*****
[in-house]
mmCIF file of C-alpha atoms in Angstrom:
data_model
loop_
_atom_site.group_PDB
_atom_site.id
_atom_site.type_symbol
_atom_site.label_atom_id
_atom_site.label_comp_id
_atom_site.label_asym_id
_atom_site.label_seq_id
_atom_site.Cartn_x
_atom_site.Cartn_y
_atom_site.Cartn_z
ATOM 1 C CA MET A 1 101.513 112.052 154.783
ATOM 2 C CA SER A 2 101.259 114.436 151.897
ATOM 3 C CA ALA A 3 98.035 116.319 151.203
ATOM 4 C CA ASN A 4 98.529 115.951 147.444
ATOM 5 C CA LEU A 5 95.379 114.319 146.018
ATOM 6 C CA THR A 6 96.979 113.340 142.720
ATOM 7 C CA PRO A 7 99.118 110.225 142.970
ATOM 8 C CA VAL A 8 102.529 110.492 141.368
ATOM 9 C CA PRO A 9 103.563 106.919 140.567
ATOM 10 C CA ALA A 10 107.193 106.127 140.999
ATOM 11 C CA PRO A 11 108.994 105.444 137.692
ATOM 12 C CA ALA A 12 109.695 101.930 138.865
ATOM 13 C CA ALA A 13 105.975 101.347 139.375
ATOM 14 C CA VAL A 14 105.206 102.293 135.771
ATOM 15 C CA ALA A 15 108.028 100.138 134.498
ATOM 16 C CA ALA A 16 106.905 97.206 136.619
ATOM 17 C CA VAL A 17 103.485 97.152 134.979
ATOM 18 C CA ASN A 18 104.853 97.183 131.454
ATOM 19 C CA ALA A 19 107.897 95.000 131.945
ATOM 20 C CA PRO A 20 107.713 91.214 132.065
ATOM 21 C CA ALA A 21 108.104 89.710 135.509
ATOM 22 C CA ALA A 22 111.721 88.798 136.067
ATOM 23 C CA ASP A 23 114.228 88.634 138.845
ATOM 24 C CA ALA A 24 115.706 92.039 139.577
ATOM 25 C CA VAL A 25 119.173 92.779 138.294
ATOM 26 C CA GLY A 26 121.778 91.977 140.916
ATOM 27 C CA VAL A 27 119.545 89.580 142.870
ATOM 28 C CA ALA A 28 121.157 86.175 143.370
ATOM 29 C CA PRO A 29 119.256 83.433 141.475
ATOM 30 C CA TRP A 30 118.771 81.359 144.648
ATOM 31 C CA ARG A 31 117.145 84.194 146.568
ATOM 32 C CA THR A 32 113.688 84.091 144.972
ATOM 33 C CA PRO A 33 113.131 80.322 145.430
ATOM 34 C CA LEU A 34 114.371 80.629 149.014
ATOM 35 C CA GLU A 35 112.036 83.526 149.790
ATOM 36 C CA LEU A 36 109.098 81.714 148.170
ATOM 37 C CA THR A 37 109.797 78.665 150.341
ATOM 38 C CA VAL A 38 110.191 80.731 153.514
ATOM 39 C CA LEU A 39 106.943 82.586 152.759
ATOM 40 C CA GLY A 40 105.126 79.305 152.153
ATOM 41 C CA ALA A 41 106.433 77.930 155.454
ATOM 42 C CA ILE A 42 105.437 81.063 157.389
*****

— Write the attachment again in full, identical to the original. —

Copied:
[in-house]
mmCIF file of C-alpha atoms in Angstrom:
data_model
loop_
_atom_site.group_PDB
_atom_site.id
_atom_site.type_symbol
_atom_site.label_atom_id
_atom_site.label_comp_id
_atom_site.label_asym_id
_atom_site.label_seq_id
_atom_site.Cartn_x
_atom_site.Cartn_y
_atom_site.Cartn_z
ATOM 1 C CA MET A 1 101.513 112.052 154.783
ATOM 2 C CA SER A 2 101.259 114.436 151.897
ATOM 3 C CA ALA A 3 98.035 116.319 151.203
ATOM 4 C CA ASN A 4 98.529 115.951 147.444
ATOM 5 C CA LEU A 5 95.379 114.319 146.018
ATOM 6 C CA THR A 6 96.979 113.340 142.720
ATOM 7 C CA PRO A 7 99.118 110.225 142.970
ATOM 8 C CA VAL A 8 102.529 110.492 141.368
ATOM 9 C CA PRO A 9 103.563 106.919 140.567
ATOM 10 C CA ALA A 10 107.193 106.127 140.999
ATOM 11 C CA PRO A 11 108.994 105.444 137.692
ATOM 12 C CA ALA A 12 109.695 101.930 138.865
ATOM 13 C CA ALA A 13 105.975 101.347 139.375
ATOM 14 C CA VAL A 14 105.206 102.293 135.771
ATOM 15 C CA ALA A 15 108.028 100.138 134.498
ATOM 16 C CA ALA A 16 106.905 97.206 136.619
ATOM 17 C CA VAL A 17 103.485 97.152 134.979
ATOM 18 C CA ASN A 18 104.853 97.183 131.454
ATOM 19 C CA ALA A 19 107.897 95.000 131.945
ATOM 20 C CA PRO A 20 107.713 91.214 132.065
ATOM 21 C CA ALA A 21 108.104 89.710 135.509
ATOM 22 C CA ALA A 22 111.721 88.798 136.067
ATOM 23 C CA ASP A 23 114.228 88.634 138.845
ATOM 24 C CA ALA A 24 115.706 92.039 139.577
ATOM 25 C CA VAL A 25 119.173 92.779 138.294
ATOM 26 C CA GLY A 26 121.778 91.977 140.916
ATOM 27 C CA VAL A 27 119.545 89.580 142.870
ATOM 28 C CA ALA A 28 121.157 86.175 143.370
ATOM 29 C CA PRO A 29 119.256 83.433 141.475
ATOM 30 C CA TRP A 30 118.771 81.359 144.648
ATOM 31 C CA ARG A 31 117.145 84.194 146.568
ATOM 32 C CA THR A 32 113.688 84.091 144.972
ATOM 33 C CA PRO A 33 113.131 80.322 145.430
ATOM 34 C CA LEU A 34 114.371 80.629 149.014
ATOM 35 C CA GLU A 35 112.036 83.526 149.790
ATOM 36 C CA LEU A 36 109.098 81.714 148.170
ATOM 37 C CA THR A 37 109.797 78.665 150.341
ATOM 38 C CA VAL A 38 110.191 80.731 153.514
ATOM 39 C CA LEU A 39 106.943 82.586 152.759
ATOM 40 C CA GLY A 40 105.126 79.305 152.153
ATOM 41 C CA ALA A 41 106.433 77.930 155.454
ATOM 42 C CA ILE A 42 105.437 81.063 157.389